>  - (scenario 4): Should we mention some formats for composing playlist of
> mp3 songs, formats that would allow to make use of media fragment URIs?

I have mentioned xspf, SMIL and RSS (which could be media RSS or
iTunes RSS) in the examples. Do you want to make these more explicit?
I don't think it is our mandate to analyse playlist formats, which is
why I left it out and just used some prominent example.


> * Section 1.5:
>  - (scenario 1): I think we should describe further this use case. For
> example, precise that Raphael does not create RDF descriptions of objects of
> his photos, but rather systematically annotates some highlighted regions in
> his photo that depicts his friends, families, or the monuments he finds
> impressive. This could be then further linked to the search use case (Tim).

Go ahead - this is why the use case bears your name. :-)
I hoped people would jump on "their" use cases and make them more complete!


> * Section 1.6:
>  - (scenario 1): I find it out-of-scope. I think it is worth to let it in
> the document but to say that this is where we think it is out of scope ...
> if everybody agrees :-)

I tend to agree. However, I would like to qualify why we think it's
out of scope. I think what should be in scope with fragments are where
we create what we called at the F2F "croppings" of the original file,
i.e. where we take the original file, make a selection of bytes, and
return these to the user agent. No transformations or recoding is done
on the original data (apart from potentially changing a file header).
This however means that as soon as we have a codec that is adaptable,
i.e. where a lower framerate version or a smaller image resolution can
be created without having to re-encode the content, we may have to
consider these use cases as being part of media fragmentation.

Maybe what we can agree on is that this is potential for future work
as such codecs evolve and become more common. It is not our general
use case right now though.

What do ppl think?


>  - (scenario 2): I find this scenario also really borderline / out-of-scope.
>  As it has been pointed out during the face to face meeting in Cannes, the
> interactivity seems to be the most important aspect in the map use cases
> (reflecting by zooming in/out, panning over, etc.) and I guess we don't want
> that in our URI scheme. Do we?

I included this because we had a map use case. I'd be quite happy to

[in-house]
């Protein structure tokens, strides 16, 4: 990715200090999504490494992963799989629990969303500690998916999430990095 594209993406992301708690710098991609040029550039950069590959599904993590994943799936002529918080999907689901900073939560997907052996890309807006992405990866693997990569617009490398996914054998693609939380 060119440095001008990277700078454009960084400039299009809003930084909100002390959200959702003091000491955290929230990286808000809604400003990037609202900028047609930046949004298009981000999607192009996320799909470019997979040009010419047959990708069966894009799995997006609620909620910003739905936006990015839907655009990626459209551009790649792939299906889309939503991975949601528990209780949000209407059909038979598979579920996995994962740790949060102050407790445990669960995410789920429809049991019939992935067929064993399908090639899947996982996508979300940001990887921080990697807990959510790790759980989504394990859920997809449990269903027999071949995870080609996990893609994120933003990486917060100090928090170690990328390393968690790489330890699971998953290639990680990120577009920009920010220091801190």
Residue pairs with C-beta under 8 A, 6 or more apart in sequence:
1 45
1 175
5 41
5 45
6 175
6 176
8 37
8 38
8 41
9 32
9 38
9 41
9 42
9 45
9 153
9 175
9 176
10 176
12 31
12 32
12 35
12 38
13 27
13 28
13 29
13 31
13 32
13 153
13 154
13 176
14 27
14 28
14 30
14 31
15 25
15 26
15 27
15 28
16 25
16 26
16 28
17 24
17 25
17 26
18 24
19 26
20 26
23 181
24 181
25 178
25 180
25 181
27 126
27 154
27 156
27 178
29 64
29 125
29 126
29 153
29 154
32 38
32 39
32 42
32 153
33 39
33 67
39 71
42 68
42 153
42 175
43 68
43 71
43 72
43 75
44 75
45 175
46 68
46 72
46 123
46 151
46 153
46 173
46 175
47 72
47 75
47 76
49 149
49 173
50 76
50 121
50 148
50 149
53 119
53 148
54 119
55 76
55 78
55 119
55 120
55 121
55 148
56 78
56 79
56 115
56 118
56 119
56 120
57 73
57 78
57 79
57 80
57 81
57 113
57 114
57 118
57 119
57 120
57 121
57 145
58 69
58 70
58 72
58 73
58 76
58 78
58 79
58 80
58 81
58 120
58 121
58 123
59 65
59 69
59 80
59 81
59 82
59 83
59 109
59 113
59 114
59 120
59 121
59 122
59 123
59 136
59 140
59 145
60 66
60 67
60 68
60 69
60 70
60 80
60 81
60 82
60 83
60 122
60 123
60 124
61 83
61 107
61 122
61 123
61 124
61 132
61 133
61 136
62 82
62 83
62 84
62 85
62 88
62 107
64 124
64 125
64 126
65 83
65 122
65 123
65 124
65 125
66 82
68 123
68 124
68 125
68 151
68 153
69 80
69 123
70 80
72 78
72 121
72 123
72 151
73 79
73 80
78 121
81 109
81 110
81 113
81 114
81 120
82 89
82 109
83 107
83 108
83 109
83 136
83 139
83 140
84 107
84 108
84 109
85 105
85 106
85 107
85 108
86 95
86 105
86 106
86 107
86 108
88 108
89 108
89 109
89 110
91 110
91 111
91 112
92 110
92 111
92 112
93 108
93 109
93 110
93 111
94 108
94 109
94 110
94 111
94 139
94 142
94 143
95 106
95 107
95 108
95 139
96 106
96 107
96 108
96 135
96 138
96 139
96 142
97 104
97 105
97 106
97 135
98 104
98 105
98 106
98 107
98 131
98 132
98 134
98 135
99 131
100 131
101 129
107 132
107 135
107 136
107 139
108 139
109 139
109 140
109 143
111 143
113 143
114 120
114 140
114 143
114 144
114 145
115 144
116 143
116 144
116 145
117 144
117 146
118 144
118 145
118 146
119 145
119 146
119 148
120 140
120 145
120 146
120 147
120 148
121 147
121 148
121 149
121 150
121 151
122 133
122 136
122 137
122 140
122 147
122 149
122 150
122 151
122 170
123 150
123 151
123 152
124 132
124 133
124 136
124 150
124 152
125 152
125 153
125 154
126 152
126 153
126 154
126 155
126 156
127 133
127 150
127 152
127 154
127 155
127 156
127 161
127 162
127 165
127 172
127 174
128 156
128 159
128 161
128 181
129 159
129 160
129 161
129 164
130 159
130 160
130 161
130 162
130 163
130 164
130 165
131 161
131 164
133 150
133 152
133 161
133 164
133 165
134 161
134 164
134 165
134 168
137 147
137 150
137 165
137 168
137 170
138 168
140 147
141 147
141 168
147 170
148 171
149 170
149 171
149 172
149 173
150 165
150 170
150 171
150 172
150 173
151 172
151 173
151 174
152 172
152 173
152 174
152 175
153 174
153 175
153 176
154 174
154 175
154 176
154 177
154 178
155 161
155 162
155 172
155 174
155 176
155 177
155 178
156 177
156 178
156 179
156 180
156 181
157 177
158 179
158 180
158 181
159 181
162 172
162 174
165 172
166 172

decide this to be out of scope, but wanted to give the proponents of
that use case a chance to speak up.


>  - (scenario 3 and 4): I love them since they introduce the need for
> localizing tracks within media, but I would suggest to merge these 2
> scenarios. Are they supposed to express different needs? I cannot see that.

I think blind users and karaoke user are two very different use
examples. I'd like to keep these separate.
My understanding is that use cases help us create requirements (i.e.
technical needs). They are not meant to be non-overlapping for
technical needs. In fact, the more overlap we have for a technical
need from different use cases, the more important that technical need
becomes.


> * Section 2:
>
> I have hard time to understand what do you mean with these technology
> requirements. I understand the need for enabling other Web technologies to
> satisfy their use cases but I'm not sure this is strong enough to make a
> next headline. Actually, I can easily see all the subsections merged with
> the existing use cases, see below. Therefore, I would suggest to remove the
> section 2.

So, section 2 looks at media fragments from a technology POV, not from
a user POV. Yes, most of these technology rquirements are expressed in
the use cases above. However, they are not expressed as such. It is a
different dimension of description of the needs that we have.

I have tried to write an introduction to this section. I believe it is
important to explicitly spell out these dimensions to make people from
these areas that have a large interest in media fragment uris
understand explicitly that they are being catered for.